WHEN a London pub owner arrived in Port Elizabeth in 1820 on the Sir George Osborn, one of the earliest settler ships, he could never have dreamed of the force his family would become.
Little is known about Henry Lovemore before he left England, although there was a story that he was the son of George IV, and that he made money trading rum in the West Indies.
The story seemed credible, not least because he named some of his earliest land acquisitions in Port Elizabeth, including Bushy Park and Deer Park, after royal residences in England.
But Bernard Johnson’s biography of the family has revealed this story is untrue, laughs present-day Lovemore scion Chris, 43.
“Henry’s dad’s name was Zebedee, and Henry owned a pub in London called The White Bear. We’re descendents of a pub owner – not a king!”
Henry parcelled off his land to his sons (he had four wives and 13 children) and the suburbs of Lovemore Heights, Heatherbank and Charlo (named after his son Charles) were born.
Charles was a councillor and entrepreneur, who expanded the family empire until it included almost all the coastal land from Seaview to the top of the William Moffett Expressway.
Mark Lovemore, 84, the oldest living member of the family in Port Elizabeth, is the son of Robert and grandson of William Baillie Lovemore. He and his wife Helen have daughters, Robyn and Jennifer. Mark and Helen now live in Lovemore Park.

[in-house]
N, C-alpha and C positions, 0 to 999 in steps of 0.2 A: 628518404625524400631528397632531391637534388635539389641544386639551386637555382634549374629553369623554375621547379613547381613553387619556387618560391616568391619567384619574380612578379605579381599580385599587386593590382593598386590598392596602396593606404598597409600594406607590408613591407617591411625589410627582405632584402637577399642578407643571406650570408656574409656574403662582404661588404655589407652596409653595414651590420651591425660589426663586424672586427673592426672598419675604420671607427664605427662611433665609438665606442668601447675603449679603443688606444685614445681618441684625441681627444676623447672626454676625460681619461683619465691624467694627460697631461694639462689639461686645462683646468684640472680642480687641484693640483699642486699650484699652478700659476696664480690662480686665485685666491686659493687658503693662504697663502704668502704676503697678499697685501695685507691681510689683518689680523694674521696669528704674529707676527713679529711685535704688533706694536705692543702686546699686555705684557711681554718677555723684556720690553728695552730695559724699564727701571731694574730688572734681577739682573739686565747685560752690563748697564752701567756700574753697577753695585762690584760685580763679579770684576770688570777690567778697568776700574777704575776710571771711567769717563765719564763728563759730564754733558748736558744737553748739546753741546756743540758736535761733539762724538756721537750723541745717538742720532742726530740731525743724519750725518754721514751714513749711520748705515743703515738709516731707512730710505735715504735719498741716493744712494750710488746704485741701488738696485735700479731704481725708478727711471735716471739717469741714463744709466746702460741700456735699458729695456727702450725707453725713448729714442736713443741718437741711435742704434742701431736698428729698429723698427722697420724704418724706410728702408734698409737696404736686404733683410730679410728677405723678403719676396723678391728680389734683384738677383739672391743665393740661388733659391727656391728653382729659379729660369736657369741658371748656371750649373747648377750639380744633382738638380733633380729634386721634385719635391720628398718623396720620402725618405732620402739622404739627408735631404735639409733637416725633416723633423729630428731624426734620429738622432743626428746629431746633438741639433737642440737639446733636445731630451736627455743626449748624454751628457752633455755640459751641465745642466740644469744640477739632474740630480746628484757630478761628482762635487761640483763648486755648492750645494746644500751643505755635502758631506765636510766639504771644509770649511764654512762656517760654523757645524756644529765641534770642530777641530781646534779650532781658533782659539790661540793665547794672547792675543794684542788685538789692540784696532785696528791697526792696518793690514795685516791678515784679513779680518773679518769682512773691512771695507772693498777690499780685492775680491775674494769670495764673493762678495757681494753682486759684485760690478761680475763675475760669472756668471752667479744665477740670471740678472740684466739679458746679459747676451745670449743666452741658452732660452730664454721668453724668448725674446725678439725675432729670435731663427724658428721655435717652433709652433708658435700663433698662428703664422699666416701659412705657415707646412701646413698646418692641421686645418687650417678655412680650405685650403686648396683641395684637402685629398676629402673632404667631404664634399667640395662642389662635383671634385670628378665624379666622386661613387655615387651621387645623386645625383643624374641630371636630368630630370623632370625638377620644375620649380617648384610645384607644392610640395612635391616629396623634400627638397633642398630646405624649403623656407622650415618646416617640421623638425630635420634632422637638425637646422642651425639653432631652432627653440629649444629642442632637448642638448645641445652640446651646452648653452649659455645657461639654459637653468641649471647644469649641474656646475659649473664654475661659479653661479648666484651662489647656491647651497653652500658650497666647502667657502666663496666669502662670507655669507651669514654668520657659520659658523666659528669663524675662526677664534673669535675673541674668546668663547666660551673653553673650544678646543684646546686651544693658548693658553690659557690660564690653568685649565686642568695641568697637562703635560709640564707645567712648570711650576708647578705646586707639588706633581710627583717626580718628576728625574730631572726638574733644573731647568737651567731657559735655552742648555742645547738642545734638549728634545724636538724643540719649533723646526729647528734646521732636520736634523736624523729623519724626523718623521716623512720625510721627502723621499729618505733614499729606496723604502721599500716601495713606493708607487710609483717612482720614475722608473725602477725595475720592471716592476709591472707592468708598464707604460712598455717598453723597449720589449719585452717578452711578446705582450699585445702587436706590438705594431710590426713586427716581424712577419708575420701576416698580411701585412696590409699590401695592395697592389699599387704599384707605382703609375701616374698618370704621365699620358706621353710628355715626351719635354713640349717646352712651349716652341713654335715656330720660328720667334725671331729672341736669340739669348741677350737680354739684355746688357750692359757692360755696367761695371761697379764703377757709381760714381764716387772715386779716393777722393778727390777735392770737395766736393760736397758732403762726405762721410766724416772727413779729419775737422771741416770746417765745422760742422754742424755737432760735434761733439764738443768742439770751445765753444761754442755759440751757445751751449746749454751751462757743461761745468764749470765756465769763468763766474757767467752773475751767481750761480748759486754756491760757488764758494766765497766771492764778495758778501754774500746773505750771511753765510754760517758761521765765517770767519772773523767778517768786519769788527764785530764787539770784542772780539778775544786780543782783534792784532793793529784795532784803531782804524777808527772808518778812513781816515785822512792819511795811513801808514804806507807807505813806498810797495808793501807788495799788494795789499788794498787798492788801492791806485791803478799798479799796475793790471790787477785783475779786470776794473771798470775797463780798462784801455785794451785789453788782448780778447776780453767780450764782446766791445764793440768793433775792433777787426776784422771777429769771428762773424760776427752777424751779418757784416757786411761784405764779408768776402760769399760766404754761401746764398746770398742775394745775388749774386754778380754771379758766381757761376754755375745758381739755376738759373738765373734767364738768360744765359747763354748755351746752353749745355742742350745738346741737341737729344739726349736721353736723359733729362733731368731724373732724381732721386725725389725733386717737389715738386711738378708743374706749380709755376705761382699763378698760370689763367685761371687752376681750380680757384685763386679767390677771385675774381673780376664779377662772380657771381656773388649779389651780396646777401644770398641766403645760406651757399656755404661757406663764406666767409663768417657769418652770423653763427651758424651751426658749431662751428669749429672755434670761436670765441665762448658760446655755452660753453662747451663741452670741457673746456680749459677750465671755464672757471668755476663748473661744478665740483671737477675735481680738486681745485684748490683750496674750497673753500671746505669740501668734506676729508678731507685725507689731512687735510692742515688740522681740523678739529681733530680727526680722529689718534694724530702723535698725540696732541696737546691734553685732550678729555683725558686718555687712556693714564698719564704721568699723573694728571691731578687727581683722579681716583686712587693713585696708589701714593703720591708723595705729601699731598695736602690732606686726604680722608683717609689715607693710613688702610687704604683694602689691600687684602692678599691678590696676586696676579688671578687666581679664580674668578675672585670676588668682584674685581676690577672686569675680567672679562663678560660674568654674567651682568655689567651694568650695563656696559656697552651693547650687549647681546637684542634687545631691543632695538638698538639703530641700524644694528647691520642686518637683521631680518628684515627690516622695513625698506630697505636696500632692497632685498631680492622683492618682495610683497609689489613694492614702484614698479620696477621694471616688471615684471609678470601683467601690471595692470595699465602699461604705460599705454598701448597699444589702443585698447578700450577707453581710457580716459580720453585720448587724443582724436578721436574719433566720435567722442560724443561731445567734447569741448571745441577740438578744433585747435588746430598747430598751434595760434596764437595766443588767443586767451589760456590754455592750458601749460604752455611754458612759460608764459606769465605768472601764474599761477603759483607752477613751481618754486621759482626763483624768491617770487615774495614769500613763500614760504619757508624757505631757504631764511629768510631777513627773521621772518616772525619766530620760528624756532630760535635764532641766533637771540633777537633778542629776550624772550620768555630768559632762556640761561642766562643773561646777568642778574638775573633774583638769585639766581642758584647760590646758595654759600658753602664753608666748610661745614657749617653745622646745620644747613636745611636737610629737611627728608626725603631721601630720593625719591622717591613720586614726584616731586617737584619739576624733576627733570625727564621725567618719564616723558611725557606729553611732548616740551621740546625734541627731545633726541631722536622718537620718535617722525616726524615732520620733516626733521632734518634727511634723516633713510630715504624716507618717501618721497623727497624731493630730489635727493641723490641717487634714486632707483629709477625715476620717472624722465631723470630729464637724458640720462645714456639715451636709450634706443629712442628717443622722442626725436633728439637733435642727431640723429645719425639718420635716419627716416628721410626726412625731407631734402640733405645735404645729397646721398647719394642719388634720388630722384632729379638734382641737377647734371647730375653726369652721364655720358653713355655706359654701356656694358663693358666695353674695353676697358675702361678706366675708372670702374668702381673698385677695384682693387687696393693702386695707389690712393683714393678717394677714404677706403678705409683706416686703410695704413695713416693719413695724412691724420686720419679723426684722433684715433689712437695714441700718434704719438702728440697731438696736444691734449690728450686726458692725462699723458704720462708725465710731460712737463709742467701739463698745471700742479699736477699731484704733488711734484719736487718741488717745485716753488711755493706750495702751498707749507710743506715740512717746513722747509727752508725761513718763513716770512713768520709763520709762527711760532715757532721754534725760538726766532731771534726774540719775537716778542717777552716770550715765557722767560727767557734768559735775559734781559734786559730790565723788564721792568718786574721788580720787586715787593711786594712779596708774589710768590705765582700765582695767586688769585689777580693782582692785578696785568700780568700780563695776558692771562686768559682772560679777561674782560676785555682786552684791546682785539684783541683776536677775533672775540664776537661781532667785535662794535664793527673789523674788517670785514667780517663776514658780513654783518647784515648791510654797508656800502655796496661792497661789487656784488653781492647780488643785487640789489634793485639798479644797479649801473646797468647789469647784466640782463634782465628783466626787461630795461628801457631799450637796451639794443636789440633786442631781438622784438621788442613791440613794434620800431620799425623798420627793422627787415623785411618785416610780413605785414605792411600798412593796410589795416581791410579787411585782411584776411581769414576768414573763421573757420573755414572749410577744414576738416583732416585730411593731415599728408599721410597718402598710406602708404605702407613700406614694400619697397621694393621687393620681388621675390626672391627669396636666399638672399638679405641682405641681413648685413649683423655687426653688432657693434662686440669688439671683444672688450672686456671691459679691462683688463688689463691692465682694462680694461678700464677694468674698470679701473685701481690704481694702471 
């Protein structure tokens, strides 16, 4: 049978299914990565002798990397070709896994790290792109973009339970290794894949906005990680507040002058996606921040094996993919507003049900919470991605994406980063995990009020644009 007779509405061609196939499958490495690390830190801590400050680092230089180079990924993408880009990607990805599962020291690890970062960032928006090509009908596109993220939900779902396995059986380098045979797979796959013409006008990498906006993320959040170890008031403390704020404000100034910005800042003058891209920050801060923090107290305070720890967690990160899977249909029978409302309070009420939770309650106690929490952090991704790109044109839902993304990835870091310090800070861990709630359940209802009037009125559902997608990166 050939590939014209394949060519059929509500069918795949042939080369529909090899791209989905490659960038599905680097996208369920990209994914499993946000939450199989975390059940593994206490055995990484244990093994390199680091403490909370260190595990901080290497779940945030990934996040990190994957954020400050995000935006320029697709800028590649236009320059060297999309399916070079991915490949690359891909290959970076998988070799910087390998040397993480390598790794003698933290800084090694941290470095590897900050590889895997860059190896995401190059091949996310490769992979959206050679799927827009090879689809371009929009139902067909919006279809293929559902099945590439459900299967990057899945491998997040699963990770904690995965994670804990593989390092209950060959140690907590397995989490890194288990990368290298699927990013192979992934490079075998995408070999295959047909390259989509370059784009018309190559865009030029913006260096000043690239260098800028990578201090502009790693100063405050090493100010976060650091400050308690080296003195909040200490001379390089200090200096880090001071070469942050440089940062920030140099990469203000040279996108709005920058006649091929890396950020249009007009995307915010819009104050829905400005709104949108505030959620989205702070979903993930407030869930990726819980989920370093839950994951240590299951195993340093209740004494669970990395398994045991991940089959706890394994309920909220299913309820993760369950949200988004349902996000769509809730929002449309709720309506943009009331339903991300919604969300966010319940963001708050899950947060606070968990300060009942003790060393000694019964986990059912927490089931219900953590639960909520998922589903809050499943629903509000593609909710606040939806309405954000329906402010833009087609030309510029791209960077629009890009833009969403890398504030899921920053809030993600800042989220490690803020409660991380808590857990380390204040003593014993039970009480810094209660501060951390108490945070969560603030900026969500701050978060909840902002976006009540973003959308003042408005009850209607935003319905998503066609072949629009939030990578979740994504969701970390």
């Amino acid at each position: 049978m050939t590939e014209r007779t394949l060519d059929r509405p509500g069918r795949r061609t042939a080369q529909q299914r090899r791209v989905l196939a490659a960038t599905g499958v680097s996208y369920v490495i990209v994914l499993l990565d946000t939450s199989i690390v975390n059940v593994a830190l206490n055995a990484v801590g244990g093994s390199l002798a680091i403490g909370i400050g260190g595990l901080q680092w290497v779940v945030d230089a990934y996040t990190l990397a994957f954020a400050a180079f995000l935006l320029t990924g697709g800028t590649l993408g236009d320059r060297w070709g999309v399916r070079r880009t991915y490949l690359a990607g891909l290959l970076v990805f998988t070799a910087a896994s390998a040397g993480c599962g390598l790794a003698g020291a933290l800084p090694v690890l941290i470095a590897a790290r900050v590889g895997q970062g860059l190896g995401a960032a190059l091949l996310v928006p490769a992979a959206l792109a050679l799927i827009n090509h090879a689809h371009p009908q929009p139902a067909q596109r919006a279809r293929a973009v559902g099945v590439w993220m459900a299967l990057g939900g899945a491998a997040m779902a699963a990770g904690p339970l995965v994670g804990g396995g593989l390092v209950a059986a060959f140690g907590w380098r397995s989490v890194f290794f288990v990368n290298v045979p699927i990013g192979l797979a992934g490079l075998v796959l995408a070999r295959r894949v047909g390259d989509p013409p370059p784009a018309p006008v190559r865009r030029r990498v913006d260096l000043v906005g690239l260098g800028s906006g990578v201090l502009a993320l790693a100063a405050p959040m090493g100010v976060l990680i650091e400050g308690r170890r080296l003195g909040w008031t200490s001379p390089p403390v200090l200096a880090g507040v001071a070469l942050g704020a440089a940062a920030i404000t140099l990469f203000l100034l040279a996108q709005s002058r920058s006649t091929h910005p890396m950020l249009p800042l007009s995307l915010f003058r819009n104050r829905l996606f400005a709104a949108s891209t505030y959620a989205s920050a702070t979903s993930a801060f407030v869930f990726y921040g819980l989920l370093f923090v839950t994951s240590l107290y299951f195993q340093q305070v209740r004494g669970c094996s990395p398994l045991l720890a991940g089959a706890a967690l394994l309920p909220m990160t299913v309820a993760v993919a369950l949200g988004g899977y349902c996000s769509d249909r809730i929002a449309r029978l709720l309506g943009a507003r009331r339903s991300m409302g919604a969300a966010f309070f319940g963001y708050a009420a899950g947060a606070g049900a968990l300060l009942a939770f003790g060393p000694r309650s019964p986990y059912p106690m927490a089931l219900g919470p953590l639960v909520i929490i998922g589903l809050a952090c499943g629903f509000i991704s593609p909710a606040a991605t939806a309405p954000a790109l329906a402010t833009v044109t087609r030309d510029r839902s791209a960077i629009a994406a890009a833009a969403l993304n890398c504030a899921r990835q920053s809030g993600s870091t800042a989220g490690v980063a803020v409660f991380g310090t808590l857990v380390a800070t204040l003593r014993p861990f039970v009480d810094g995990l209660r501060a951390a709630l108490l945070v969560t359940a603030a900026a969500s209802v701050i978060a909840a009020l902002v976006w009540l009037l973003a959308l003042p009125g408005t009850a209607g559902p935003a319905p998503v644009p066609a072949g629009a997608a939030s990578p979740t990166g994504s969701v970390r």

Mark’s dad, Robert was a fine pilot, but he was not cut out to be a farmer.
So it was with relief he received a call from his chum Alistair Miller – who gave his name to the original PE Airport and the road now running past it. He was also Mark’s godfather. Both men were honoured during the war with the Distinguished Service Order for gallantry, bestowed by the king. They established Union Airways, which went on to become SAA.
A cousin of Mark’s, David, joined Andrew Savage and they established Savage & Lovemore – which became one of the biggest road companies in Africa.
After graduating at UCT with a business science degree, Chris was set to live in the Mother City. Then his dad became ill and Chris came back to Port Elizabeth. “We then realised what a friendly place the Bay was.”
A property developer, farmer and businessman, Chris lives with wife Ellen and their four children; David, 2, Hilton, 8, Amy, 13, and Cameron, 11, in Heatherbank.